Plasma F2A Isoprostane Levels in Alzheimer’s and Parkinson’s DiseaseIrizarry M.C.a · Yao Y.b · Hyman B.T.a · Growdon J.H.a · Praticò D.b
aMassachusetts Alzheimer’s Disease Research Center, Massachusetts General Hospital, Boston, Mass., and bDepartment of Pharmacology, University of Pennsylvania, Philadelphia, Pa., USA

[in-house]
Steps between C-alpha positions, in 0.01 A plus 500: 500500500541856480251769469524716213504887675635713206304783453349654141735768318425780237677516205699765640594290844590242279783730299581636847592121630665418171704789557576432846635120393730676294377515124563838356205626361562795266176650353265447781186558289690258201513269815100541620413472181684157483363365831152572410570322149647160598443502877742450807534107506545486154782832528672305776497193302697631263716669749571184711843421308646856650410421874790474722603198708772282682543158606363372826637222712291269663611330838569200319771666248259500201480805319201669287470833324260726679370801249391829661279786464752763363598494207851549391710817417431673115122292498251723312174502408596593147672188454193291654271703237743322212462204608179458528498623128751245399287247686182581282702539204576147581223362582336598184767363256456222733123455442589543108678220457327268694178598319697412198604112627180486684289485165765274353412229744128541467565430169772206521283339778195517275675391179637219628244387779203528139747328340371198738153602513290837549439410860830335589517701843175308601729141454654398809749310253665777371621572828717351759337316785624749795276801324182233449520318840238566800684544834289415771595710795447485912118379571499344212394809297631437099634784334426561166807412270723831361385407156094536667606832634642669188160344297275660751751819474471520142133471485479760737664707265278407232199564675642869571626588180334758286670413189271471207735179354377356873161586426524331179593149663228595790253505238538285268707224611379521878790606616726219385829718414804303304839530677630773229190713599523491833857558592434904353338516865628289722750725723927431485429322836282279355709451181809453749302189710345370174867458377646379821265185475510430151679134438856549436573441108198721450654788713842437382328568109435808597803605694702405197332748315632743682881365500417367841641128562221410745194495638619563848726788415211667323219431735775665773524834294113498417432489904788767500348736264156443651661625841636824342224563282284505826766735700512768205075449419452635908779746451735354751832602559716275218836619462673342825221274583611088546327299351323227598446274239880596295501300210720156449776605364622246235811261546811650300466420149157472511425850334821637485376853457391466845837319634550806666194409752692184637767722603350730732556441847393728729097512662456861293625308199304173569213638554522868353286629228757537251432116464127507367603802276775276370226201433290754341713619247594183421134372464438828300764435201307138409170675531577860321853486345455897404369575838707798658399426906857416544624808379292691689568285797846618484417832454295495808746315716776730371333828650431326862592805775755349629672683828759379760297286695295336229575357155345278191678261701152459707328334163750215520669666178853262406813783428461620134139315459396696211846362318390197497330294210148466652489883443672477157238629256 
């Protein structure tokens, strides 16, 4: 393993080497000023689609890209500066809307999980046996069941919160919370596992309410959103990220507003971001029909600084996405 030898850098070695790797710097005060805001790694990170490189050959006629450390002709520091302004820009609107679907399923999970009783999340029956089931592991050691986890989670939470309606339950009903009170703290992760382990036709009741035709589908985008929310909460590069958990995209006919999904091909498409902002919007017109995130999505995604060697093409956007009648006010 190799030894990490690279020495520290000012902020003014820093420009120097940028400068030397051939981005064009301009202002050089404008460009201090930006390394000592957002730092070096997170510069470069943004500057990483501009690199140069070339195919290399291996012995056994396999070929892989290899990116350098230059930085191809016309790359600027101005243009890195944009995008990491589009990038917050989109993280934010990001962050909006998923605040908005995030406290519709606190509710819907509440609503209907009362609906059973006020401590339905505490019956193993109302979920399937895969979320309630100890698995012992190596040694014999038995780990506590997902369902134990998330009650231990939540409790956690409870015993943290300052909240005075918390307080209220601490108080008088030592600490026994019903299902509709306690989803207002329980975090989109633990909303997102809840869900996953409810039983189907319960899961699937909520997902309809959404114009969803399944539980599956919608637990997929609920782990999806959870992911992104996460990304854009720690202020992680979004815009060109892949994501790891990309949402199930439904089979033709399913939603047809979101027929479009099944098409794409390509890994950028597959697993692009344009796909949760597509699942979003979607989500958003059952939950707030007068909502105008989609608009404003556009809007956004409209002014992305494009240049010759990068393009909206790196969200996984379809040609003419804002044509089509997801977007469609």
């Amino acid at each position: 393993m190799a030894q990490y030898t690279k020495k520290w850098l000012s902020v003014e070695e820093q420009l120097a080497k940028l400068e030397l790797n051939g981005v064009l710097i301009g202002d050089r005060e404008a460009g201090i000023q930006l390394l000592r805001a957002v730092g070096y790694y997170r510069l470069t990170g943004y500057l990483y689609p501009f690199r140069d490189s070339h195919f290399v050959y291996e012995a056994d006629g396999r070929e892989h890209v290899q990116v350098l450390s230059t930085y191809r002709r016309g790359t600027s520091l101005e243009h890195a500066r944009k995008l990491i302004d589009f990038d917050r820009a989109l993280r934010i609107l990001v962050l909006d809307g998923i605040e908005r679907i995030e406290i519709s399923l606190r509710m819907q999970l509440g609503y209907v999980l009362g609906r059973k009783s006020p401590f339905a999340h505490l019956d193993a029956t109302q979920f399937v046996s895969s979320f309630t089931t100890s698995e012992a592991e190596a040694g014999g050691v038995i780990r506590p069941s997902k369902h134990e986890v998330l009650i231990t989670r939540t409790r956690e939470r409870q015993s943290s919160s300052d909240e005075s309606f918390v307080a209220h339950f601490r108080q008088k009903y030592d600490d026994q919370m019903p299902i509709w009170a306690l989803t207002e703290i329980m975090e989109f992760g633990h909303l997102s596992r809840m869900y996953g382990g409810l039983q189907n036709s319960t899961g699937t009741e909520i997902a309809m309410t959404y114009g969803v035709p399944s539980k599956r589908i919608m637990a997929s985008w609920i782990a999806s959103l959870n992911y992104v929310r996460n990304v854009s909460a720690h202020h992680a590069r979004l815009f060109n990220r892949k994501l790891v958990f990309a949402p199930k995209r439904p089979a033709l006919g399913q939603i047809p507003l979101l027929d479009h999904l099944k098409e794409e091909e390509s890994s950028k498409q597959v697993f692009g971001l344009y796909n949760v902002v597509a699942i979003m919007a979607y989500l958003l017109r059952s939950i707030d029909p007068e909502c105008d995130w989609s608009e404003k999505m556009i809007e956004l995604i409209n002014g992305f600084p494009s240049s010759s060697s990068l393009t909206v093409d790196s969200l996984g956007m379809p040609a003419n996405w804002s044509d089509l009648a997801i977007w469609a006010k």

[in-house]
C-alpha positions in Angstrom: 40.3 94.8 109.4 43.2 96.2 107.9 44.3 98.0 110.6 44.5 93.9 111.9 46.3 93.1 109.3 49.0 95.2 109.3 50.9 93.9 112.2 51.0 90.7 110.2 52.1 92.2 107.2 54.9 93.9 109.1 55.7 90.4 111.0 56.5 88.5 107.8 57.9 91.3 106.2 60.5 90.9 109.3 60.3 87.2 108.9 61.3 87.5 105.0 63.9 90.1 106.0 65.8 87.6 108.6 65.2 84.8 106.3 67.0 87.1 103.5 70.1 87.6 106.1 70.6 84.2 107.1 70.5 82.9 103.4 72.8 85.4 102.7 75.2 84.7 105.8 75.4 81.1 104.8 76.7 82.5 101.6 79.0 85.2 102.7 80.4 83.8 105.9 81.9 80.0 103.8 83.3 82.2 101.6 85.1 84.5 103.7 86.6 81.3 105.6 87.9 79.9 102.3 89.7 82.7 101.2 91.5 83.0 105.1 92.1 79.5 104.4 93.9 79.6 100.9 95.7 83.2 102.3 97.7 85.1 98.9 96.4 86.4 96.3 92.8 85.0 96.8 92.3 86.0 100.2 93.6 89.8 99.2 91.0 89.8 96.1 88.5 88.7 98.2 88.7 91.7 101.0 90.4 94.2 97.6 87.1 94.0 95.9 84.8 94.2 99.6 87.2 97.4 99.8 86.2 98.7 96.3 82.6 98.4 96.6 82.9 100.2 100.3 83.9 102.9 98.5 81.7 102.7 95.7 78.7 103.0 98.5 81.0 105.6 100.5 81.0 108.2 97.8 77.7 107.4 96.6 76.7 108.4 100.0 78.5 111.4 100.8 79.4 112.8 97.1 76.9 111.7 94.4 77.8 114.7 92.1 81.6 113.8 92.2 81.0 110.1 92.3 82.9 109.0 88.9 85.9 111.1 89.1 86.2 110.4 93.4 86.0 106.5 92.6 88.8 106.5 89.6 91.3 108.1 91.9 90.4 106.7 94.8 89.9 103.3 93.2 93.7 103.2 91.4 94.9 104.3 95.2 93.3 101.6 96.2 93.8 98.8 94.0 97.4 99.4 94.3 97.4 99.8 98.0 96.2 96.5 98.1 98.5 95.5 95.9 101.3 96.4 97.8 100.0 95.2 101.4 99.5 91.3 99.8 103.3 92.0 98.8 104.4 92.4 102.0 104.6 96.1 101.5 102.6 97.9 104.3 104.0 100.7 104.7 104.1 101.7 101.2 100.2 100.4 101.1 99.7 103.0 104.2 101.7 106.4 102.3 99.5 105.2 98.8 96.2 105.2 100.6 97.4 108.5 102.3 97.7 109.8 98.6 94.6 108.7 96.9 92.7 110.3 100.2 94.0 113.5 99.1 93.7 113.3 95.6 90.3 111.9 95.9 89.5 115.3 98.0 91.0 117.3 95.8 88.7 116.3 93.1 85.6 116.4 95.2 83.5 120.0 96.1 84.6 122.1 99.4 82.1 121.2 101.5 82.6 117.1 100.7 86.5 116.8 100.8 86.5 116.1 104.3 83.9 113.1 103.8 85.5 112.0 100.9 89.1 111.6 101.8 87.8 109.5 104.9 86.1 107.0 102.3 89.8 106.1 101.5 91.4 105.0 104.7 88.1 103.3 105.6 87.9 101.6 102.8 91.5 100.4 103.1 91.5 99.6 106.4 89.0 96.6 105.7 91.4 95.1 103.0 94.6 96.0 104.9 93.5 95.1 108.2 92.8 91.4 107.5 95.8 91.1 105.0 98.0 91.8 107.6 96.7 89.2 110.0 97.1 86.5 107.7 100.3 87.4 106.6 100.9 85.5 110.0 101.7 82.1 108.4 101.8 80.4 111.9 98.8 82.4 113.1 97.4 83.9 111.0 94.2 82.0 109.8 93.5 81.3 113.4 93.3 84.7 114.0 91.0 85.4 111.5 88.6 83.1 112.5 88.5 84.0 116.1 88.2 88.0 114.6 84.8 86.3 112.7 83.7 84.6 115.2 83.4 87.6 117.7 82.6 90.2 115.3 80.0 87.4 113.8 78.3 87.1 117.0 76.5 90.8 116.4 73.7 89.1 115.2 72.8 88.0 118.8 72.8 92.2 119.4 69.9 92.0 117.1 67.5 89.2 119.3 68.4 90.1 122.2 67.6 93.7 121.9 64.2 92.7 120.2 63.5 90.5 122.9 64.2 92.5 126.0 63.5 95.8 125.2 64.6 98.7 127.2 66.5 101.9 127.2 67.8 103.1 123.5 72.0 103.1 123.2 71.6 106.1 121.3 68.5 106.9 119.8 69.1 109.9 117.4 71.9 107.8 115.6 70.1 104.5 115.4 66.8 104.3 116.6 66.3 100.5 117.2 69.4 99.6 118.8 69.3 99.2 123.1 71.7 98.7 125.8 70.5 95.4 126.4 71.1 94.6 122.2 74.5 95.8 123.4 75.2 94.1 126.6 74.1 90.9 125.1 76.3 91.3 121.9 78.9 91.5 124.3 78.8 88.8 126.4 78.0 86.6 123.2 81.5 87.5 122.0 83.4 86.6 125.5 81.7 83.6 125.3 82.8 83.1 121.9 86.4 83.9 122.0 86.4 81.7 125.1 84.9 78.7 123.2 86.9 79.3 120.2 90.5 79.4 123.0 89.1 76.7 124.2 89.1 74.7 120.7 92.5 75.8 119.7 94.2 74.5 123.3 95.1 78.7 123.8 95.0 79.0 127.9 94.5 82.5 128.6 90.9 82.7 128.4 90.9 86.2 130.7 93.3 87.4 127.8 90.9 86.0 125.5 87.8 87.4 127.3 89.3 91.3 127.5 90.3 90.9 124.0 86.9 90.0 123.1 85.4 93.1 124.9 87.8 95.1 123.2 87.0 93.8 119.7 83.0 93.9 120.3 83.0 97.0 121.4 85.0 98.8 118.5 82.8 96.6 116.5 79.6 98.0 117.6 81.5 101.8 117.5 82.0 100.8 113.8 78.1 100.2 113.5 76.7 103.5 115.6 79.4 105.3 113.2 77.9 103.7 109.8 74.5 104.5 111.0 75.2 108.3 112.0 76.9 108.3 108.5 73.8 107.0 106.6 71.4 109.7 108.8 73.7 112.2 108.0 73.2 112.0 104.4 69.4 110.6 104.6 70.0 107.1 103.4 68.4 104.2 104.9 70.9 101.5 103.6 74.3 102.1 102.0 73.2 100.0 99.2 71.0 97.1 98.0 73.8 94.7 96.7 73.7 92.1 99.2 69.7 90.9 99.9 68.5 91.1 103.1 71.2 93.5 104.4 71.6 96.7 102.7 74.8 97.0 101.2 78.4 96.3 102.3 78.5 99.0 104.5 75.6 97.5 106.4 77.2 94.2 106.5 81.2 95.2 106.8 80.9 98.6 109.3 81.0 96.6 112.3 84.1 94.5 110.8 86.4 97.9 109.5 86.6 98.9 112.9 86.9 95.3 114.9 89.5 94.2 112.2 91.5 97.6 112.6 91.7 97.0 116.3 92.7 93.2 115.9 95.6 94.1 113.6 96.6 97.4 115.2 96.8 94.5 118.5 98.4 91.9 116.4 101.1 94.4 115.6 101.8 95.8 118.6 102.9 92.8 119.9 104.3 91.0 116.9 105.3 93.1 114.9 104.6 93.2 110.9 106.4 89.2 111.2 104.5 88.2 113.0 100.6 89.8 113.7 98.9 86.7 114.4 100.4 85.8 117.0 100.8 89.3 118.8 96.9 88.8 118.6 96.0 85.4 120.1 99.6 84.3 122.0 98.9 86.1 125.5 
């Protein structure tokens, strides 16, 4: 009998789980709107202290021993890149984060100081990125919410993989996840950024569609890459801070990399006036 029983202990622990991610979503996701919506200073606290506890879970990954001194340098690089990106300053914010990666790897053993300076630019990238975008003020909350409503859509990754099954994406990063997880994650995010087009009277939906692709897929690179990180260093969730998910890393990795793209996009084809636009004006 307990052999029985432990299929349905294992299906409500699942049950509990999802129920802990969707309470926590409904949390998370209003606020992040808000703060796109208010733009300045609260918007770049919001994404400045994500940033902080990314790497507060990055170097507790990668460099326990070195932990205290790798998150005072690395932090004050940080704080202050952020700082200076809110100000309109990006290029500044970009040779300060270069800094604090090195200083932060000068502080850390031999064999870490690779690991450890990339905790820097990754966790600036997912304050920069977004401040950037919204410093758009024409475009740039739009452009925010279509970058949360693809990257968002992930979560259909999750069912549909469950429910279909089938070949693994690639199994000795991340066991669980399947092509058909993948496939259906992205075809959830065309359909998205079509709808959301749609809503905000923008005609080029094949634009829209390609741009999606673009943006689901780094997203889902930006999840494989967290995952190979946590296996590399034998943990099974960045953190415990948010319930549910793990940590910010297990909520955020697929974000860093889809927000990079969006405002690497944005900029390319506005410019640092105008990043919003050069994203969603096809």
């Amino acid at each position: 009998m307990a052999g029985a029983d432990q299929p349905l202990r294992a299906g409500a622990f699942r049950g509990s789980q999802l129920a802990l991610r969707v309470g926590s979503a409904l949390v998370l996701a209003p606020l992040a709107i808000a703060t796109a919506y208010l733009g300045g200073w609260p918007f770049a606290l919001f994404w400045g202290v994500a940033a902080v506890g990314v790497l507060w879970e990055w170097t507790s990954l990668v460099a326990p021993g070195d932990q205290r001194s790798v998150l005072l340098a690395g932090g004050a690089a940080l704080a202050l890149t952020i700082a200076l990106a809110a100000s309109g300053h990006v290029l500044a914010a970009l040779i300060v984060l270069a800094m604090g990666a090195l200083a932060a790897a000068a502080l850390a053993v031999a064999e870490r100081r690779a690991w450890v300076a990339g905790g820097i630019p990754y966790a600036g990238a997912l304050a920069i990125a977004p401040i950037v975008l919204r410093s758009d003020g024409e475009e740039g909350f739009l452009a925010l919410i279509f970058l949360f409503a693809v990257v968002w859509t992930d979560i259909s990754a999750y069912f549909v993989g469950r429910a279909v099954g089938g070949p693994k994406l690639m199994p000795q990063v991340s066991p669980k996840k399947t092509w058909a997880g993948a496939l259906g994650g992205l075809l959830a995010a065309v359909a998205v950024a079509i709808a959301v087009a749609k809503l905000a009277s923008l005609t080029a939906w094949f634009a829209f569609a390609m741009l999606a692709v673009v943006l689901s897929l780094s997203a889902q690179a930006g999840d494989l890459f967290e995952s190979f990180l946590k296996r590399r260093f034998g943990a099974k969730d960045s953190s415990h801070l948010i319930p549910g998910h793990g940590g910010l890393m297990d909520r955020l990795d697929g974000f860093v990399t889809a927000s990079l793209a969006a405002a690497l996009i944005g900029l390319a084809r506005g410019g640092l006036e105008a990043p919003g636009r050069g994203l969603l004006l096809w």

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Background: Oxidative damage is implicated in the pathophysiology of Alzheimer’s disease (AD). F2-isoprostane is a marker of lipid peroxidation which is elevated in AD CSF. Plasma F2-isoprostane has been proposed as a diagnostic marker for AD and mild cognitive impairment (MCI). Objective: To determine whether plasma F2-isoprostane levels differ between nondemented control individuals and patients with AD, MCI, or Parkinson’s disease (PD). Methods: We collected plasma from191 outpatients with a diagnosis of AD (49), MCI (47), nondemented PD (47), and no dementia (48). Plasma levels of the isoprostane iP2α-IV (F2A) were determined by gas chromatography/mass spectroscopy. Results: Mean plasma levels of F2A isoprostane did not differ significantly between the four diagnostic groups. Within the MCI and AD groups, F2A levels did not correlate with duration of memory impairment or with cognitive test scores. F2A levels were marginally lower in users of cholinesterase inhibitors and individuals with an APOE Ε4 allele. Conclusions: While CSF isoprostane levels are elevated in AD, plasma isoprostane measures were neither sensitive nor specific for the clinical diagnosis of MCI or AD.
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